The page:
Research ethics became of supreme importance after the post-World War II Nuremberg Trial. The atrocities committed by Nazi doctors in the name of research stimulated the development of a code to protect research subjects.
An American federal commission later developed the Belmont Report, which describes ethical principles to be maintained while conducting clinical research. These principles are used in balance of each other, and encapsulate the recommendations of the Nuremberg Code.
Respect for Persons
Respect for autonomy is to be pursued at all times. This entails treating individuals as autonomous agents and protecting those with diminished autonomy. Research subjects must have the opportunity to freely choose what shall or shall not happen to them; this is most readily provided by a proper informed consent procedure.
Ethical treatment of research participants requires making efforts to secure their well being. This entails doing no harm, and maximizing benefits while minimizing harm. The balance of harms and benefits must be systematic and nonarbitrary.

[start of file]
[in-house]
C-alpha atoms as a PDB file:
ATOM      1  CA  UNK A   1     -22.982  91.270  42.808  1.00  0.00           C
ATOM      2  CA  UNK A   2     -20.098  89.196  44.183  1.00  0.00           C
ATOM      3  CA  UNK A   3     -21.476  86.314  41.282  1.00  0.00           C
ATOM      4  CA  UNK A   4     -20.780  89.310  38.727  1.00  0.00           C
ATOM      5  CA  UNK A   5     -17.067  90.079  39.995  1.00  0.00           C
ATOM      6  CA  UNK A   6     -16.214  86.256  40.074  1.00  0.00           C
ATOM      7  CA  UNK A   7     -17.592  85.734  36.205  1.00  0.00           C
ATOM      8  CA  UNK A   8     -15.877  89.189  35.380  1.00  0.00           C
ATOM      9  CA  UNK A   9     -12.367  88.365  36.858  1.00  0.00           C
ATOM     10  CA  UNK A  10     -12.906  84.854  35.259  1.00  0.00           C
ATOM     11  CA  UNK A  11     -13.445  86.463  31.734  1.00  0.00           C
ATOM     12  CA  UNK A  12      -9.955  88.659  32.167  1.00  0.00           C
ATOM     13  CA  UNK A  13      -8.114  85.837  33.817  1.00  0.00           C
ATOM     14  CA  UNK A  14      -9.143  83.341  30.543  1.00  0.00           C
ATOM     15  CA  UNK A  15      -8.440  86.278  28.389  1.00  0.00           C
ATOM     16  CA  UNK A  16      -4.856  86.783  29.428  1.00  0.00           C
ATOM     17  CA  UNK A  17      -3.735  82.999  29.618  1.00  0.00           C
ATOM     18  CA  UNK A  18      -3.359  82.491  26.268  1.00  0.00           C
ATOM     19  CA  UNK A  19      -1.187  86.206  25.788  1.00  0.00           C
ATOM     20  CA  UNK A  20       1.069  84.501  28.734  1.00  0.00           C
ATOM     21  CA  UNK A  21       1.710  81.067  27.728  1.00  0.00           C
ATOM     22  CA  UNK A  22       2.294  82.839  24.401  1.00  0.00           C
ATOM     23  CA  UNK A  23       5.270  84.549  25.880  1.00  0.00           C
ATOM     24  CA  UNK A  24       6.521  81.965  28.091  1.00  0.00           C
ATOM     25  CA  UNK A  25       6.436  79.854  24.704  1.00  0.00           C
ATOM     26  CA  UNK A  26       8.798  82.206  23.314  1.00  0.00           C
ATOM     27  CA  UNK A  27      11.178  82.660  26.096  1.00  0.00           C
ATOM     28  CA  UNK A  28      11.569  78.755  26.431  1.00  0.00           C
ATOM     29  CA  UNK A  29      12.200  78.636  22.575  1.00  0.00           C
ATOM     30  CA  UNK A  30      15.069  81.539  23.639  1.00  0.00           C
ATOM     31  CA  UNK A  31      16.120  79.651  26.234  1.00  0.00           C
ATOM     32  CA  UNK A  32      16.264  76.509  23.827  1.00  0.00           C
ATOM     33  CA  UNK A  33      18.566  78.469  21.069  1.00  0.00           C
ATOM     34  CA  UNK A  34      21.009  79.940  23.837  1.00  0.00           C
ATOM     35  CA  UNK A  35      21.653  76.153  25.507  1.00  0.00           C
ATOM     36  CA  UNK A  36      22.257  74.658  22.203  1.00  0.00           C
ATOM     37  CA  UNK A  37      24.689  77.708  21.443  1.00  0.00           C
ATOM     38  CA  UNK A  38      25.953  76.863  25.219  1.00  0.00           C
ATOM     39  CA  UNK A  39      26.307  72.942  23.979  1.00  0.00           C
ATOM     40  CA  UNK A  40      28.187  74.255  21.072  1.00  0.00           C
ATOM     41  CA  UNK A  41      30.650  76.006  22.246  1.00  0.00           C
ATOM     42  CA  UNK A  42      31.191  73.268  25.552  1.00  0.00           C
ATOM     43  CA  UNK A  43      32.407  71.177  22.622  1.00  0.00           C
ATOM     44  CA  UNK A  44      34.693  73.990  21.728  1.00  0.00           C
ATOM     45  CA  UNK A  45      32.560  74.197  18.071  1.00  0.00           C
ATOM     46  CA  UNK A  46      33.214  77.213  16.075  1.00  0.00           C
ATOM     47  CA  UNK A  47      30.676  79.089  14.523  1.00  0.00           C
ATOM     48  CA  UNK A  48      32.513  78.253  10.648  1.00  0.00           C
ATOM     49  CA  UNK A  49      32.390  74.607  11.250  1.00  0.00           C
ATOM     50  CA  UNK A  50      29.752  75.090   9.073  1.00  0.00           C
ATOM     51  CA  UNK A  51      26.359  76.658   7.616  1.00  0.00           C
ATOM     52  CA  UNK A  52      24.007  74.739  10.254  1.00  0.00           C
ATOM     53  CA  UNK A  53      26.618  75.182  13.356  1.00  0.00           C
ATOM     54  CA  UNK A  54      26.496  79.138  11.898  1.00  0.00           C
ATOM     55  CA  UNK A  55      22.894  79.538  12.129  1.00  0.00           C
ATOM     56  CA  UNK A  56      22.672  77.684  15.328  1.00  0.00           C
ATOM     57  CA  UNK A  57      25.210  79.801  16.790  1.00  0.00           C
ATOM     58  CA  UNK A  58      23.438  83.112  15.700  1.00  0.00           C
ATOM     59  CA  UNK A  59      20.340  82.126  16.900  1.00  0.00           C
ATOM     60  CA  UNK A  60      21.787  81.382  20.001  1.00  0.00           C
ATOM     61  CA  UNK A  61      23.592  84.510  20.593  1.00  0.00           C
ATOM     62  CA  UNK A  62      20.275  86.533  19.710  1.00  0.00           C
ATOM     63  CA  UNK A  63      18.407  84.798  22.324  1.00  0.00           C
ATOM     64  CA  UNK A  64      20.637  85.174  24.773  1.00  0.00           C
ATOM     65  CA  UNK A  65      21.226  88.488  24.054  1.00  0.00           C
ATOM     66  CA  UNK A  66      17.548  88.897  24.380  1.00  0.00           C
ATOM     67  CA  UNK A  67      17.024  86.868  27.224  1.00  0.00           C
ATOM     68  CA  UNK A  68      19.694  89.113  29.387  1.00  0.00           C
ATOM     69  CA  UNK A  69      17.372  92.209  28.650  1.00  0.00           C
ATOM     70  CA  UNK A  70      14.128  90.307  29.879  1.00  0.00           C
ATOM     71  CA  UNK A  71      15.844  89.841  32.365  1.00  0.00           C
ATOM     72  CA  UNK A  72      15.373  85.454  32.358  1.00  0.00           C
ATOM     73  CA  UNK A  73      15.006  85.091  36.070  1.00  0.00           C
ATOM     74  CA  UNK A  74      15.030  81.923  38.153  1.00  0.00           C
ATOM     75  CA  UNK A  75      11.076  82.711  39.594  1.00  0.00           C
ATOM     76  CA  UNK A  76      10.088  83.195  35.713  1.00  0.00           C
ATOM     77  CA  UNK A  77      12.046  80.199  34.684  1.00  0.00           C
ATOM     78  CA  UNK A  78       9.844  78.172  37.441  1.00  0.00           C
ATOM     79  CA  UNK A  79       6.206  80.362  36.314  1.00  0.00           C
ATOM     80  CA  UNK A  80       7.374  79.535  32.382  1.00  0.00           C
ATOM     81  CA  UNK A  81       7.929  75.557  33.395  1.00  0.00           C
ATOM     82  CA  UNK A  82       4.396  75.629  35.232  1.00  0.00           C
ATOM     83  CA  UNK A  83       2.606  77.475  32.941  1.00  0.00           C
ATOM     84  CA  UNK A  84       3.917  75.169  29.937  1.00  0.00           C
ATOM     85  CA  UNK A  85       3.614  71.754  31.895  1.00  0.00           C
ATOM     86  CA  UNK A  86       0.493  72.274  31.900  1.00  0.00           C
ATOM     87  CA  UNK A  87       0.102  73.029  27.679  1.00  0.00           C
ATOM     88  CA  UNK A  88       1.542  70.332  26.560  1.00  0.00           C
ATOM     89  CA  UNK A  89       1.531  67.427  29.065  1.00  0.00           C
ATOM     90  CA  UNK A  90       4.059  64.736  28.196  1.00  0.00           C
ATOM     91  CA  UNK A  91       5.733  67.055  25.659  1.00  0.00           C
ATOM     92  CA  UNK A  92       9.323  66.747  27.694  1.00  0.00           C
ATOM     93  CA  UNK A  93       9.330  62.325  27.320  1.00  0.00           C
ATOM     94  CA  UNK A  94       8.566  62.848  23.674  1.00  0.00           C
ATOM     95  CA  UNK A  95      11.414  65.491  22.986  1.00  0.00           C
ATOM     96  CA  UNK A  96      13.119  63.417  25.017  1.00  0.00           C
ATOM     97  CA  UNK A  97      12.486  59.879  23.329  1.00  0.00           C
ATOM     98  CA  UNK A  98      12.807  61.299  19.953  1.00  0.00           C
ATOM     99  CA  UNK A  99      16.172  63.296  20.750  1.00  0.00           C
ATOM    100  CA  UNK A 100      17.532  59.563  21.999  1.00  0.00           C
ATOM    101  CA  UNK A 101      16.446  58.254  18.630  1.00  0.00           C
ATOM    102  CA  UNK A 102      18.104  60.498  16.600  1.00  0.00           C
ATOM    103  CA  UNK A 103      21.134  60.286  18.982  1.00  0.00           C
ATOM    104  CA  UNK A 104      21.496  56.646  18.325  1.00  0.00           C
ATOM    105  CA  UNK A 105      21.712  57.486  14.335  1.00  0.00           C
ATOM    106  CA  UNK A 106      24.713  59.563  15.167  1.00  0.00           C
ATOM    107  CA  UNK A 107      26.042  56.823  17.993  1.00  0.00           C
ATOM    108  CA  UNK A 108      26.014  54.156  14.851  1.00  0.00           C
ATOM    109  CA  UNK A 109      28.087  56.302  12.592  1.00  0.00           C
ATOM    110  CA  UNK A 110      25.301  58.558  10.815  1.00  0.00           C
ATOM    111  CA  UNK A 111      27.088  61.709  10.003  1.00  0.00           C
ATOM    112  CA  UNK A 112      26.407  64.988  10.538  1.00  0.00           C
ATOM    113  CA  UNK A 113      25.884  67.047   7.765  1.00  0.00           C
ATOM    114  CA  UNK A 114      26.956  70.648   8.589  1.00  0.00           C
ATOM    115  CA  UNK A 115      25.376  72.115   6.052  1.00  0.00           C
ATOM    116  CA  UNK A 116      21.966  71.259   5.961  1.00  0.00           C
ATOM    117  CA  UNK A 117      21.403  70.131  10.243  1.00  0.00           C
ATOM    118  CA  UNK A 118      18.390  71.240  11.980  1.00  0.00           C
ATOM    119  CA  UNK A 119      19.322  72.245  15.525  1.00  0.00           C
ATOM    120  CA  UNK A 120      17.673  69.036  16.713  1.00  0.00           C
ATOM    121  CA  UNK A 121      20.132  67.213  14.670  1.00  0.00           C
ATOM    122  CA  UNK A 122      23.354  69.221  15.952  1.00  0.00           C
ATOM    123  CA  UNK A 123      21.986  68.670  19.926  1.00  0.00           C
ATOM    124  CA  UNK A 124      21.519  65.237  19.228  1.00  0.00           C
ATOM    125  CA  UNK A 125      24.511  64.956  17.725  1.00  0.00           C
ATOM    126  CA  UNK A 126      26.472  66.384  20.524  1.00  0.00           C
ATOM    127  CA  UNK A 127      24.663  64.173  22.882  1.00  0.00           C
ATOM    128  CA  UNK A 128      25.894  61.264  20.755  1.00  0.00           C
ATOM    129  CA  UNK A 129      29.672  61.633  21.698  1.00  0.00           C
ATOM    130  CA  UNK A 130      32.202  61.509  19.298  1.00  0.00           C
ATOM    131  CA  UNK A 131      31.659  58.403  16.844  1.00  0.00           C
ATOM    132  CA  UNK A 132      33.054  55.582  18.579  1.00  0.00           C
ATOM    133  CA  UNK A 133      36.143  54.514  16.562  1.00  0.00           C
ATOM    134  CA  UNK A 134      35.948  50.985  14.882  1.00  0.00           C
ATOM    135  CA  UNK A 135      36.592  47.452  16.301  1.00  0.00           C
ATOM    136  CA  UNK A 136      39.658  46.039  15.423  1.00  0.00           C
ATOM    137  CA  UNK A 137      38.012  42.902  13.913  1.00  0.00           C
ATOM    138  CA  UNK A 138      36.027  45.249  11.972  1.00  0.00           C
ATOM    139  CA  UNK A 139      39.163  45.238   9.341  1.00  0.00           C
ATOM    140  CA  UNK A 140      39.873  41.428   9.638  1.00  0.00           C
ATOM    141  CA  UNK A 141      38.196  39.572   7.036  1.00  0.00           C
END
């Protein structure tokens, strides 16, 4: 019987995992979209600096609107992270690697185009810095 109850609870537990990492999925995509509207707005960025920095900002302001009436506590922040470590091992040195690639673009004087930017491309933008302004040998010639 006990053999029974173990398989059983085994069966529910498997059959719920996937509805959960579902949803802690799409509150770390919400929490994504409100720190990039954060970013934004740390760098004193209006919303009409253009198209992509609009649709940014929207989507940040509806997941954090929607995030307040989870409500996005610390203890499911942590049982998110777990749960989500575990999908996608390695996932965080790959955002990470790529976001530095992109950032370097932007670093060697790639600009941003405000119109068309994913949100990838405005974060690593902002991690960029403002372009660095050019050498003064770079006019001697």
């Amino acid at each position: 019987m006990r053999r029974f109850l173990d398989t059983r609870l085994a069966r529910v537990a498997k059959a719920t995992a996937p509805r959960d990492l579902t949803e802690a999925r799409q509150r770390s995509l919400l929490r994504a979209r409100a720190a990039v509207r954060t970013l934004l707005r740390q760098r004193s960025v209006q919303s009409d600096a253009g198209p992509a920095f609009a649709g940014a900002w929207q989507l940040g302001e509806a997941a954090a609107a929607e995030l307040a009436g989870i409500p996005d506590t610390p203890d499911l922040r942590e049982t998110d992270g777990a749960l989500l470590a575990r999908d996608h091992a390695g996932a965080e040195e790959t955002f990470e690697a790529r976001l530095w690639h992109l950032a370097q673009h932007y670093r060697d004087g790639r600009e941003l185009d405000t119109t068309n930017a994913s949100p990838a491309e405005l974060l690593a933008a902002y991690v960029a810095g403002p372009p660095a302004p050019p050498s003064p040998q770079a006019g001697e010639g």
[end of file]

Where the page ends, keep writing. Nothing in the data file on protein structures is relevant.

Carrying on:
Benefits and harms must be fairly distributed. An injustice occurs when a benefit, to which a person is entitled, is denied without good reason or when some burden is unduly imposed. No group of persons can be assigned a disproportionate amount of risk or benefit unless for reasons directly related to the problem being studied. Research supported by public funds must provide evenly distributed advantages.
The full ramifications of these principles can be found in the complete Belmont Report, which is linked to the HRPO website. Similar and more specific recommendations were made by an international commission, presented in the Declaration of Helsinki.
Content current as of 10/5/2022